How to know the difference between Fear and Wisdom

It seems like the whole world is in a complete panic over our newest friend, the Coronavirus. I just found out that March Madness is going to be a little less “mad” this year, with no fans. And the NBA is suspended. Bummer for basketball junkies like me.

Nevertheless, it’s difficult to see past the urgency of the moment, and I will try to avoid criticism of the response. However, the entire ordeal raises a significant question: Are these precautions really about wisdom, or simply fear?

Depending on who you trust, the current response to the threat can be seen as a necessary step or an over-exaggeration. No one wants to increase exposure, but is it worth the growing disruption that we see happening across various industries? Is there a real risk to consider, or are we overreacting? More importantly, how do we discern the difference between responses that are rooted in wisdom and those that are governed by fear?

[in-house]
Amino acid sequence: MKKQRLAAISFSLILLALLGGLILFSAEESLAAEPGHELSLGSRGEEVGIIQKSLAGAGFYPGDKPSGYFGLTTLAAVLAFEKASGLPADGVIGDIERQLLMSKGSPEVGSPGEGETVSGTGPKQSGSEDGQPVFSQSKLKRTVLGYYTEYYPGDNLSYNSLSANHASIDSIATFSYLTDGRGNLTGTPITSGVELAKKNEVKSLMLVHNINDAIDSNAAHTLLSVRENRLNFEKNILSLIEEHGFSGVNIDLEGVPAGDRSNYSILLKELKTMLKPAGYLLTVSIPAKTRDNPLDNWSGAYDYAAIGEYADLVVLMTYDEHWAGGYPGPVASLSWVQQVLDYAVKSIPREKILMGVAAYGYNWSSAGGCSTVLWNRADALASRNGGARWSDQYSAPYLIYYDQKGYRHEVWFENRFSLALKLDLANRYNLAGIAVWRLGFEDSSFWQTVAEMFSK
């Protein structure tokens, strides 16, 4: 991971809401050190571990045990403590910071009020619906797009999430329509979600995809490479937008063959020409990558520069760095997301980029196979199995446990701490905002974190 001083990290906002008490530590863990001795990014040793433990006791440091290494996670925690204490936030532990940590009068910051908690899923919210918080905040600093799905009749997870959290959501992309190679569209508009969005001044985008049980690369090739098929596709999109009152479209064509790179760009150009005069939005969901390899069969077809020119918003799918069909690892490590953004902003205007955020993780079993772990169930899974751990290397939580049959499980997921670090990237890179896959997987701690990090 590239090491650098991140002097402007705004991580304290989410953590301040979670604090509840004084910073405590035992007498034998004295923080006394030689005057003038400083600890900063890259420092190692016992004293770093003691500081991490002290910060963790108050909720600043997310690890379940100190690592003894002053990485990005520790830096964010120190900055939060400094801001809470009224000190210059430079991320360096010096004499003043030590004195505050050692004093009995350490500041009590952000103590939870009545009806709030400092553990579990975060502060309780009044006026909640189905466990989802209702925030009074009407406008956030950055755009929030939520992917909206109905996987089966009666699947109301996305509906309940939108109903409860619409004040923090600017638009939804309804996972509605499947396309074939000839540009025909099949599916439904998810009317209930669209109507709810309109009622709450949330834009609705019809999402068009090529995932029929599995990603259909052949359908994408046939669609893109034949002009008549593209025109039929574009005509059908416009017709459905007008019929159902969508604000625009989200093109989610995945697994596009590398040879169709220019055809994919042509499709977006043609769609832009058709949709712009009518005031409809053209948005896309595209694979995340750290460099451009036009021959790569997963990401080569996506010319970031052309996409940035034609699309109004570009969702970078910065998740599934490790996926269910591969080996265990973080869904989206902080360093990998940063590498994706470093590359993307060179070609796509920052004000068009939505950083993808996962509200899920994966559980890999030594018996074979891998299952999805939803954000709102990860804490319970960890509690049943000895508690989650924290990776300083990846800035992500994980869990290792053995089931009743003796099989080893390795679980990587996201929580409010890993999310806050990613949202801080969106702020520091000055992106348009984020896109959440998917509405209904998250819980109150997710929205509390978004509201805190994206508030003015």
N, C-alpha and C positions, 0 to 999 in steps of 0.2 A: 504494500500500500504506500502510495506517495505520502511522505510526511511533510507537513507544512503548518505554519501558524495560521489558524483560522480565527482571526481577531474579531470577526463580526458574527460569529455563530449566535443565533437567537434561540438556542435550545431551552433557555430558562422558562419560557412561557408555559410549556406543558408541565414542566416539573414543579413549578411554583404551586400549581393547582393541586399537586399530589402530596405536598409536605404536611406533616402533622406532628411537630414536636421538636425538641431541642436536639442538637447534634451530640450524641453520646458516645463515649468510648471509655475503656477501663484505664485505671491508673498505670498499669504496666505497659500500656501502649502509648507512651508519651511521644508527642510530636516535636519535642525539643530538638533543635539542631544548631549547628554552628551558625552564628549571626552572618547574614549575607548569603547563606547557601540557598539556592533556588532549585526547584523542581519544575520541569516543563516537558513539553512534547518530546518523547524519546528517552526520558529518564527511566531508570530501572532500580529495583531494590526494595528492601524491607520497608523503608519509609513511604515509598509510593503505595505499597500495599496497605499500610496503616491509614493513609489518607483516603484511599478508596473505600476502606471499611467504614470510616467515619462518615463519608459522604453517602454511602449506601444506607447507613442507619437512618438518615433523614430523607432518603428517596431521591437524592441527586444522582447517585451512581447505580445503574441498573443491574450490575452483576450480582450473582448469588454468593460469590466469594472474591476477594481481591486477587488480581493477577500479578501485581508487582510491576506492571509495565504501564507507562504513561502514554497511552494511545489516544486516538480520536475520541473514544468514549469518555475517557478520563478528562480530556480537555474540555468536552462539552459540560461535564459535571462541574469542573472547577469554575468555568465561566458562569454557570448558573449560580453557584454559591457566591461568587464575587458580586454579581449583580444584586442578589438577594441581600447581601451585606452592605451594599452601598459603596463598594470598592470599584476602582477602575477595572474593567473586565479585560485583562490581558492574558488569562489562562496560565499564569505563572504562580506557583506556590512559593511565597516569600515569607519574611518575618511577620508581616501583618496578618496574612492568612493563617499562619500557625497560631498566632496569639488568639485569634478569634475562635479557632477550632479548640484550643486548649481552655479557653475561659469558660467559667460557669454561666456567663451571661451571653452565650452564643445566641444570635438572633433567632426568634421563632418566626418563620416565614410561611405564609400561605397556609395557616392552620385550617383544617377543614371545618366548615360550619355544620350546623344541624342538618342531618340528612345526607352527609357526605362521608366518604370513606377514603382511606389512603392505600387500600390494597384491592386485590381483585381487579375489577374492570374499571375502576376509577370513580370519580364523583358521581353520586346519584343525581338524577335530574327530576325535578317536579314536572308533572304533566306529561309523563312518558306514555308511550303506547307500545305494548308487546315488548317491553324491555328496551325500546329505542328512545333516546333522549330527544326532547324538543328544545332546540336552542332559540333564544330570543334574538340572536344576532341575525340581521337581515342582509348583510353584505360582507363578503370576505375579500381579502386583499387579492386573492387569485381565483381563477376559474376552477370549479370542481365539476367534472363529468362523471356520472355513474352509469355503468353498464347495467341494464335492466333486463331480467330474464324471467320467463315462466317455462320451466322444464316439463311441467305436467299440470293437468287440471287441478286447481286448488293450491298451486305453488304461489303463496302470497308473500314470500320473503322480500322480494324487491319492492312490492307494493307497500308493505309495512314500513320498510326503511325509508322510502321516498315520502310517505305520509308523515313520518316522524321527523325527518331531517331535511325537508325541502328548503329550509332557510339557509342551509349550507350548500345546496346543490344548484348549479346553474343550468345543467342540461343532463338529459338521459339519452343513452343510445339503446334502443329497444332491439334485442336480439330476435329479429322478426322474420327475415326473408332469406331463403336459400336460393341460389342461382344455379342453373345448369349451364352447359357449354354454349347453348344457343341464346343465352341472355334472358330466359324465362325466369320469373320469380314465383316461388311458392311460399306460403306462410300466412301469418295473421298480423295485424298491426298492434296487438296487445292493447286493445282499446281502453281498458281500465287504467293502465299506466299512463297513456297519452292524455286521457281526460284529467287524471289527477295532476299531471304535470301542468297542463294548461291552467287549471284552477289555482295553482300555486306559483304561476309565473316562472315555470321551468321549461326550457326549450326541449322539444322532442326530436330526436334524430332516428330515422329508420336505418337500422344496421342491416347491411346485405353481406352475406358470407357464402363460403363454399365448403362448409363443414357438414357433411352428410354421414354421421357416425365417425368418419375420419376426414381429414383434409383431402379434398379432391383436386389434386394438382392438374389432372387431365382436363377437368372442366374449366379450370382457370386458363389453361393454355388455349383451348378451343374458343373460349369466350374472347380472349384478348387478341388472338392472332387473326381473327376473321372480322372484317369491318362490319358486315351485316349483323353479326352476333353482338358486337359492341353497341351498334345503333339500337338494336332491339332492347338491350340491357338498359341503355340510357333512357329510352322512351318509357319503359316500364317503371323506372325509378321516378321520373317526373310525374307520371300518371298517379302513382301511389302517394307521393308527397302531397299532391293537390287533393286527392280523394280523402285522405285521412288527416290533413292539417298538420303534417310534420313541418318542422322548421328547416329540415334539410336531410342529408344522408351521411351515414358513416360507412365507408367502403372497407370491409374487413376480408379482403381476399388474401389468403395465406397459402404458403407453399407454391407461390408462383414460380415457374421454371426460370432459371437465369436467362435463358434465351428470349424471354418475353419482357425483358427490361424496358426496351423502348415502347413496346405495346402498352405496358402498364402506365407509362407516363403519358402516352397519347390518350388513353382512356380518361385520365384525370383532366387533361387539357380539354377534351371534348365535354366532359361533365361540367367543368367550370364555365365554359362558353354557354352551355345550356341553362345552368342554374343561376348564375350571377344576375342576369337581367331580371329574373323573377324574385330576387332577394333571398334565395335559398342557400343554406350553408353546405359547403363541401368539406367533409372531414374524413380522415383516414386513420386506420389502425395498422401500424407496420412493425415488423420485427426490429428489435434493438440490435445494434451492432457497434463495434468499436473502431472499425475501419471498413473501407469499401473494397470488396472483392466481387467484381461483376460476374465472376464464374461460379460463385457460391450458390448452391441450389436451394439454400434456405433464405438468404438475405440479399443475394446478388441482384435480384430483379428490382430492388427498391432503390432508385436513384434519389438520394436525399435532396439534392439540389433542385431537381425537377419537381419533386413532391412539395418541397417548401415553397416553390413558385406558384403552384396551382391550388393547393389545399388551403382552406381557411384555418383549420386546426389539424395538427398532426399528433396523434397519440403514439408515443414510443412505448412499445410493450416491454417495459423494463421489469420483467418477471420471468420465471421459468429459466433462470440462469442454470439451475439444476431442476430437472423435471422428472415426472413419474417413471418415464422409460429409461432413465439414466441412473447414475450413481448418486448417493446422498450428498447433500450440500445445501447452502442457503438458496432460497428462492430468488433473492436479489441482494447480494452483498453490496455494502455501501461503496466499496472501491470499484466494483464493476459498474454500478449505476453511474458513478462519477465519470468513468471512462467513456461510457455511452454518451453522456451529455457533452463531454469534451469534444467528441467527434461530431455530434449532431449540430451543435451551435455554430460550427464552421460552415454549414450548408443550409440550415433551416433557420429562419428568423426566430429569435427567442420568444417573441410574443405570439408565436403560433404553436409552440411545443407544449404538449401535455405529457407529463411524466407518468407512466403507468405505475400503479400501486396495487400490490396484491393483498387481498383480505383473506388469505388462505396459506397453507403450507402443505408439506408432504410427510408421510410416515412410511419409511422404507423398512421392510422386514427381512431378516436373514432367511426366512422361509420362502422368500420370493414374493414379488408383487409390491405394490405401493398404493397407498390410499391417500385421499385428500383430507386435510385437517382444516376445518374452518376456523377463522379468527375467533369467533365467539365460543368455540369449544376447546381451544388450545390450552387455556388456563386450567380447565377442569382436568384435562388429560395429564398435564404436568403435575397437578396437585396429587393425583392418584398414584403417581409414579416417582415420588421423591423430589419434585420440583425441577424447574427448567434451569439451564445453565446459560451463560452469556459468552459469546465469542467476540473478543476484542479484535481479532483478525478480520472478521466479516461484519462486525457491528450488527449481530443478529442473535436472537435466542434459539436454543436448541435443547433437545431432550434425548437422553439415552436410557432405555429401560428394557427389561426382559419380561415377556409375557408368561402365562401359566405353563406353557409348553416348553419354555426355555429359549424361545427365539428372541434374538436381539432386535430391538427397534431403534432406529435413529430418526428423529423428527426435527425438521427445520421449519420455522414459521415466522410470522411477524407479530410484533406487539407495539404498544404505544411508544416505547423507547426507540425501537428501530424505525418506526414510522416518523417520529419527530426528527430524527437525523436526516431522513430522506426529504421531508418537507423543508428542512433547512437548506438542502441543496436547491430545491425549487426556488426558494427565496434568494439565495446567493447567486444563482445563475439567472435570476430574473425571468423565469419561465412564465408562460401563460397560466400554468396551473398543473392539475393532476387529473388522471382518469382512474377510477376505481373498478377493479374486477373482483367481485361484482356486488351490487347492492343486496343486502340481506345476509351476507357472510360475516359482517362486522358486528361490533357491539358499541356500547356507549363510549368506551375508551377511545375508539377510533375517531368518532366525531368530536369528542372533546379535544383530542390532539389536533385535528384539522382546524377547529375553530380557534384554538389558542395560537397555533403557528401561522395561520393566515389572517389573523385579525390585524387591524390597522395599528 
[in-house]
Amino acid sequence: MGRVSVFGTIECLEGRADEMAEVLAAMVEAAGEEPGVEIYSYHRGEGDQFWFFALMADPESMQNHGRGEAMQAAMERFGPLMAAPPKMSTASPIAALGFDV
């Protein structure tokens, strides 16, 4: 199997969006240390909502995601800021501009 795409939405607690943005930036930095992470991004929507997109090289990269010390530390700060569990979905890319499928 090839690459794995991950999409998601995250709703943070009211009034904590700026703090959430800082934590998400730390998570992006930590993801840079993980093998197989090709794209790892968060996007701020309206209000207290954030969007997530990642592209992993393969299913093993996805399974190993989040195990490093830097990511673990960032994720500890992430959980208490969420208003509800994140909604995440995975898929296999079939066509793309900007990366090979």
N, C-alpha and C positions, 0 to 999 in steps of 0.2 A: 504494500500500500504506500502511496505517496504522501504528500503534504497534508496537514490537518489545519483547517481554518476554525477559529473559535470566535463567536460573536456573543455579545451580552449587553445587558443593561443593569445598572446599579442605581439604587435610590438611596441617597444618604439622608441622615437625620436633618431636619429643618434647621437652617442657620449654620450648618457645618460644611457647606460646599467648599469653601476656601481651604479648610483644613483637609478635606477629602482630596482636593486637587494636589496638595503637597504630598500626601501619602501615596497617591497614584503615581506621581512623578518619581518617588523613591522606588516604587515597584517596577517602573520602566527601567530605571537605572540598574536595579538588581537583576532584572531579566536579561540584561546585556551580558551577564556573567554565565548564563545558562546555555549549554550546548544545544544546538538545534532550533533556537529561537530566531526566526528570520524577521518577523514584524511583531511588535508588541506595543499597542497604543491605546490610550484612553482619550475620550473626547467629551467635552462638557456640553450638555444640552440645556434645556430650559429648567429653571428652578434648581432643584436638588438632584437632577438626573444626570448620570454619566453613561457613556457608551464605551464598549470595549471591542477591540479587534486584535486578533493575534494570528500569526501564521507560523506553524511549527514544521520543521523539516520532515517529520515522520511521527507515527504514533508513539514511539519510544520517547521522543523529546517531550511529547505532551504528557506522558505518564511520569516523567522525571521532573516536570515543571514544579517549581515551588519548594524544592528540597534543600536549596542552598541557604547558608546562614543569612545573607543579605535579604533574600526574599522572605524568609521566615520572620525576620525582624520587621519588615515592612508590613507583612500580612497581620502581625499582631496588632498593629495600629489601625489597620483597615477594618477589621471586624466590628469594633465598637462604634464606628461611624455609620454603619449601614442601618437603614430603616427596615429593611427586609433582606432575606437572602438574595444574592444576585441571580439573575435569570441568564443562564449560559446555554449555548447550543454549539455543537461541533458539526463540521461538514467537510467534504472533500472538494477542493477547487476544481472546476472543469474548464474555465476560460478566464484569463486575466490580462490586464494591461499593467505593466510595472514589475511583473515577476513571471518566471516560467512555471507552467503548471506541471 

Scripture offers help in determining the difference:

But the wisdom from above is first pure, then peaceable, gentle, open to reason, full of mercy and good fruits, impartial and sincere. And a harvest of righteousness is sown in peace by those who make peace.
– James 3:17-18 (ESV

It seems that wise decisions must qualify as much more than just clever ideas. They also must not fall into the category of knee-jerk reactions. James argues a particular tone of the decision itself, as well as an implied beneficiary. It’s amazing how similar this description of wisdom is to the characterization of love in 1 Corinthians 13:4. In essence, wisdom from above always executes love in the lives of others. In order to make a wise decision, someone else must experience it, ultimately, as a blessing.  Of course, if one is to experience blessing, then it requires another to offer sacrifice. Our choices become fear-based whenever we try to secure that blessing without the corresponding sacrifice.

As we navigate the safety concerns during this time, I pray that we would have the courage to choose wisely, and be a blessing to the people we are called to serve.

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